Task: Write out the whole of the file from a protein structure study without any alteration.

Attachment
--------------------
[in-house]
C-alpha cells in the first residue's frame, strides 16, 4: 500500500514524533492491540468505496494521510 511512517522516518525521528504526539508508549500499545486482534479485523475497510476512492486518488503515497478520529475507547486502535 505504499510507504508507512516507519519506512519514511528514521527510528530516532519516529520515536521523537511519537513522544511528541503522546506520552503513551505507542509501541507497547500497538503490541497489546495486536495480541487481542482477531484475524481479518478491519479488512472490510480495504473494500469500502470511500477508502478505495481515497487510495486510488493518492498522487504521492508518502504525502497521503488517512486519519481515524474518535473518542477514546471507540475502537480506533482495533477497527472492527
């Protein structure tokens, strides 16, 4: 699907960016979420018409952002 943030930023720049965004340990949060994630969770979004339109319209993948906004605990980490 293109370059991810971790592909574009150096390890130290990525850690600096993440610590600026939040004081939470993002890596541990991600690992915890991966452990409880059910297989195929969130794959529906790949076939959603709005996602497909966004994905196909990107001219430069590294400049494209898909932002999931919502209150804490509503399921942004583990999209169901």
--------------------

[in-house]
C-alpha cells in the first residue's frame, strides 16, 4: 500500500514524533492491540468505496494521510 511512517522516518525521528504526539508508549500499545486482534479485523475497510476512492486518488503515497478520529475507547486502535 505504499510507504508507512516507519519506512519514511528514521527510528530516532519516529520515536521523537511519537513522544511528541503522546506520552503513551505507542509501541507497547500497538503490541497489546495486536495480541487481542482477531484475524481479518478491519479488512472490510480495504473494500469500502470511500477508502478505495481515497487510495486510488493518492498522487504521492508518502504525502497521503488517512486519519481515524474518535473518542477514546471507540475502537480506533482495533477497527472492527
């Protein structure tokens, strides 16, 4: 699907960016979420018409952002 943030930023720049965004340990949060994630969770979004339109319209993948906004605990980490 293109370059991810971790592909574009150096390890130290990525850690600096993440610590600026939040004081939470993002890596541990991600690992915890991966452990409880059910297989195929969130794959529906790949076939959603709005996602497909966004994905196909990107001219430069590294400049494209898909932002999931919502209150804490509503399921942004583990999209169901």